Prosecutors say Fetty Wap made $5 million with his music and he didn't need to traffic drugs to supplement it
Fetty Wap will be sentenced on Wednesday after pleading guilty in connection to a drug trafficking charge.
The rapper's lawyer has requested the minimum sentence — 5 years in prison.
Prosecutors say he should serve at least seven years and three months.
Prosecutors In New York are requesting that Fetty Wap be sentenced to at least seven years in prison for dealing cocaine, saying in a sentencing memo that the crime was especially egregious considering that the rapper didn't even need to deal drugs to make money.
Fetty Wap — whose real name is Willie Junior Maxwell II — is set to be sentenced in Brooklyn federal court on Wednesday after pleading guilty in August to conspiracy to distribute 500 grams or more of cocaine.
In a sentencing memos last week, Maxwell's lawyer requested that he receive the minimum sentence possible — 5 years in prison — while prosecutors said he should serve between seven to nine years.
Prosecutors listed multiple reasons they believe that Maxwell deserves a longer sentence, including the fact that he had a successful music career and didn't need to deal drugs in the first place.
Maxwell is unlike many defendants who turn to to drug trafficking for financial reasons, prosecutors said.
"He had a lucrative career as a rap artist and the ability to make an honest living and provide for himself and his family," the sentencing memo said. "Indeed the defendant told the Probation Department that he made $5 million during his music career. Nevertheless, this defendant chose to supplement his income by trafficking large quantities of drugs — drugs he knew would ruin lives."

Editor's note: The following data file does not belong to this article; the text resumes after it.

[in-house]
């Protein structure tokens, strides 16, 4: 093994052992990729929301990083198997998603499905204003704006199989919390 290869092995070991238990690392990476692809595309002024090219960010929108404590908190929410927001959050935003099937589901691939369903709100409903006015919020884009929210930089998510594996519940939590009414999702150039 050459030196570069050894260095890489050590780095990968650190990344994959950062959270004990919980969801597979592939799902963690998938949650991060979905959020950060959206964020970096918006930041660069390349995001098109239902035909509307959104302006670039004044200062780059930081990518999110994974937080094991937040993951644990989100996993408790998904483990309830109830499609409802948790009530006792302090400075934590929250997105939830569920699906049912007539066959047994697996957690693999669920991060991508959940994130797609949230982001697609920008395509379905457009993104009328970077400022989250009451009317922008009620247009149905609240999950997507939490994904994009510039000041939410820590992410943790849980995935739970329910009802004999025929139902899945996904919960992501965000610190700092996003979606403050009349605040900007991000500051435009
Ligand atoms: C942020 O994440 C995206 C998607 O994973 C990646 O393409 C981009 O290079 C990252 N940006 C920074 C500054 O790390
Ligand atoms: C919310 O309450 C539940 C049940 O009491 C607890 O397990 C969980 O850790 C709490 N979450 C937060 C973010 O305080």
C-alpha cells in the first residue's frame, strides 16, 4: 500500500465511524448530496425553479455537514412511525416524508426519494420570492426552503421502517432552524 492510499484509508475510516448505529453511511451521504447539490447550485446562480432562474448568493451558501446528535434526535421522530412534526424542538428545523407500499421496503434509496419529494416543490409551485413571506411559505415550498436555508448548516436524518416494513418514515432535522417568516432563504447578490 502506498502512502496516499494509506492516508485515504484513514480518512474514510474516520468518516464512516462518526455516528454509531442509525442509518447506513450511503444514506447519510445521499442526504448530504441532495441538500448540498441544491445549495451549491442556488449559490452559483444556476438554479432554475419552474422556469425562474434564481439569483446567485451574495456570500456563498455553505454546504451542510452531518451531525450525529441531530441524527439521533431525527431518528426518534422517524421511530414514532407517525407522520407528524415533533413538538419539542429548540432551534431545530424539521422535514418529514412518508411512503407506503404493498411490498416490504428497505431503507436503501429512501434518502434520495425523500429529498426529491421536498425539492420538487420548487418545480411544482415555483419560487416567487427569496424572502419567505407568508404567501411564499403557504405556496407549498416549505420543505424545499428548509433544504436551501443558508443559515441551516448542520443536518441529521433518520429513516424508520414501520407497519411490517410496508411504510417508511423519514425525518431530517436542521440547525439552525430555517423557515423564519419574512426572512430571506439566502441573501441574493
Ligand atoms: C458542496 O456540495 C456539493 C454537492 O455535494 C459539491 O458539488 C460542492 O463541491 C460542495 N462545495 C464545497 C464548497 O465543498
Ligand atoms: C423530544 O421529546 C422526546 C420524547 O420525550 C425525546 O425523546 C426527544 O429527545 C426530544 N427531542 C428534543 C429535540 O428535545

While Maxwell had not been arrested previously on drug charges, prosecutors said he admitted to the probation department that he had dealt drugs previously in 2014, and that his hit song, "Trap Queen," was an "ode to a former girlfriend" who assisted him in distributing cocaine in New Jersey.
Meanwhile, Maxwell's lawyer argued in her sentencing memo that Maxwell got into drug dealing to help family members, who had become dependent on him.
Attorney Elizabeth Macedonio said her client is the father of nine children by seven different women, and always financially supported his children and other family members. When the pandemic hit, and opportunities to perform evaporated, Macedonio said Maxwell became desperate to start making money again to support others.
"Suddenly it felt like his life was going in reverse and he became ashamed when he began to struggle to keep up the lifestyle he had created for so many," Macedonio wrote.
Macedonio said Maxwell now understands that he "does not have to carry the weight of the world on his shoulders" and is not likely to deal drugs again, leading her to recommend a lower sentence.
Maxwell was arrested in October 2021, and was initially released on bail.
His bail was revoked two months later when he was caught on FaceTime threatening a person with a gun, and he has been in jail ever since.
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